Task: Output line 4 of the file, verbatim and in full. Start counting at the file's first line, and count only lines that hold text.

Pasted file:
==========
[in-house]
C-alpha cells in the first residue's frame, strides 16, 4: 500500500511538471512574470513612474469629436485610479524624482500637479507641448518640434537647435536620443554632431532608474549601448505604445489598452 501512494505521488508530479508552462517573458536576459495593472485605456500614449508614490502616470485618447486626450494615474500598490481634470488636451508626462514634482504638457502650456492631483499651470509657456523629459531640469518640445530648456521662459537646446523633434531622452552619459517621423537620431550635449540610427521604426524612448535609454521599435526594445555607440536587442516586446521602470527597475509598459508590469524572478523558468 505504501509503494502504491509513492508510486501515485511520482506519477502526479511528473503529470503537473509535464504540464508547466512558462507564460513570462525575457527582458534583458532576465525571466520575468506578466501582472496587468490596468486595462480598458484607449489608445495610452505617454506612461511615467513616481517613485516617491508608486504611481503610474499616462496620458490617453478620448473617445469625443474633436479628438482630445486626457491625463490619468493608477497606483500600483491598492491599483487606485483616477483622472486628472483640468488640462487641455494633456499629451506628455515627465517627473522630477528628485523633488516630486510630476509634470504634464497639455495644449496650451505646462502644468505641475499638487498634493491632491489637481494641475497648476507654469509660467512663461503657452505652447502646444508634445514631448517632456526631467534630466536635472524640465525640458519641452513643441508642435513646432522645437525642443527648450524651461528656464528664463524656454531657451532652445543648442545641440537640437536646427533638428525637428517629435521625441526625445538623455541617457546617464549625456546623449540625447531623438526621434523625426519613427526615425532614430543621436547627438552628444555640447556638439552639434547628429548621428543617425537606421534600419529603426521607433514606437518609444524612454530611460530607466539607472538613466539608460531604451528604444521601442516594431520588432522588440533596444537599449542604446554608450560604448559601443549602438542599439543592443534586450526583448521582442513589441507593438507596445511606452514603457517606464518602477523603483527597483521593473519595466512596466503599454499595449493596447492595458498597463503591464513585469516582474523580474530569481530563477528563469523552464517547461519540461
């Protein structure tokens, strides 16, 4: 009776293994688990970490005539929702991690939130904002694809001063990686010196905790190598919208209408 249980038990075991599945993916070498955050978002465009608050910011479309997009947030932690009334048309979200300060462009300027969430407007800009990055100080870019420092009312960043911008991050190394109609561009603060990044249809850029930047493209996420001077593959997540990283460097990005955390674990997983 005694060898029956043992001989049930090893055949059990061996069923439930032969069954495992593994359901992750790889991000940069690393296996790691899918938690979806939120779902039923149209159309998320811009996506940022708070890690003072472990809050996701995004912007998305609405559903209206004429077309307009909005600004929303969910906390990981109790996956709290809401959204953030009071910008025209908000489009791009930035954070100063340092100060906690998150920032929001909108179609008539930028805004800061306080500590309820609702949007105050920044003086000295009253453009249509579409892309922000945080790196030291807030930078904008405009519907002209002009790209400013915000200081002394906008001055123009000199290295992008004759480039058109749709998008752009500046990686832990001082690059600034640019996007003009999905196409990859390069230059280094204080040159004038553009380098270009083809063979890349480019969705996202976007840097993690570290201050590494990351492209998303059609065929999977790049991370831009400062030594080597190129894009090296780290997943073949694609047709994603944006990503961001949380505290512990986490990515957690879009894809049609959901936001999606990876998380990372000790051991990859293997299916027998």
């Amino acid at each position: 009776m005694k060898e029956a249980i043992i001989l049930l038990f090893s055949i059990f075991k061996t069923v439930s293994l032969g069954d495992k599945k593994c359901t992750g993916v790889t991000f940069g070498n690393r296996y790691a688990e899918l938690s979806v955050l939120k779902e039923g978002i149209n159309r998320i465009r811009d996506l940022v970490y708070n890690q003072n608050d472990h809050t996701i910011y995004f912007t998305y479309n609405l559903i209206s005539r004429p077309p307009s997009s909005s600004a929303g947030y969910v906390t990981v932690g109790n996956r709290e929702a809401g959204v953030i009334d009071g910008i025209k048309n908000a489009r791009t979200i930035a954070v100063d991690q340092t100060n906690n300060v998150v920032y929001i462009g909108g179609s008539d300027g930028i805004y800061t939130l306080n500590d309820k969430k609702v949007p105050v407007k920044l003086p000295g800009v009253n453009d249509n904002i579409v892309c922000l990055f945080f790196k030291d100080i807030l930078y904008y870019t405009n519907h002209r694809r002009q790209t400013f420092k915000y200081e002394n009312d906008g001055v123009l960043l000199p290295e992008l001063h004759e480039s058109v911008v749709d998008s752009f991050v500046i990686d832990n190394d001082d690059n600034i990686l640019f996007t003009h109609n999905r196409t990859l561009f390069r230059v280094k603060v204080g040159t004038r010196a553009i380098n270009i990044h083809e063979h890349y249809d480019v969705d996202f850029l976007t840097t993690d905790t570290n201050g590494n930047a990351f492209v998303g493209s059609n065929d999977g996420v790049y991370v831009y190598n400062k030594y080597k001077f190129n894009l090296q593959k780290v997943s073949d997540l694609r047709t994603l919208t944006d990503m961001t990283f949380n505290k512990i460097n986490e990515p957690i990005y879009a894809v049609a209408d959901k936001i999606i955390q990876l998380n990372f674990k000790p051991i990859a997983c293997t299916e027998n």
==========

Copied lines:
């Amino acid at each position: 009776m005694k060898e029956a249980i043992i001989l049930l038990f090893s055949i059990f075991k061996t069923v439930s293994l032969g069954d495992k599945k593994c359901t992750g993916v790889t991000f940069g070498n690393r296996y790691a688990e899918l938690s979806v955050l939120k779902e039923g978002i149209n159309r998320i465009r811009d996506l940022v970490y708070n890690q003072n608050d472990h809050t996701i910011y995004f912007t998305y479309n609405l559903i209206s005539r004429p077309p307009s997009s909005s600004a929303g947030y969910v906390t990981v932690g109790n996956r709290e929702a809401g959204v953030i009334d009071g910008i025209k048309n908000a489009r791009t979200i930035a954070v100063d991690q340092t100060n906690n300060v998150v920032y929001i462009g909108g179609s008539d300027g930028i805004y800061t939130l306080n500590d309820k969430k609702v949007p105050v407007k920044l003086p000295g800009v009253n453009d249509n904002i579409v892309c922000l990055f945080f790196k030291d100080i807030l930078y904008y870019t405009n519907h002209r694809r002009q790209t400013f420092k915000y200081e002394n009312d906008g001055v123009l960043l000199p290295e992008l001063h004759e480039s058109v911008v749709d998008s752009f991050v500046i990686d832990n190394d001082d690059n600034i990686l640019f996007t003009h109609n999905r196409t990859l561009f390069r230059v280094k603060v204080g040159t004038r010196a553009i380098n270009i990044h083809e063979h890349y249809d480019v969705d996202f850029l976007t840097t993690d905790t570290n201050g590494n930047a990351f492209v998303g493209s059609n065929d999977g996420v790049y991370v831009y190598n400062k030594y080597k001077f190129n894009l090296q593959k780290v997943s073949d997540l694609r047709t994603l919208t944006d990503m961001t990283f949380n505290k512990i460097n986490e990515p957690i990005y879009a894809v049609a209408d959901k936001i999606i955390q990876l998380n990372f674990k000790p051991i990859a997983c293997t299916e027998n």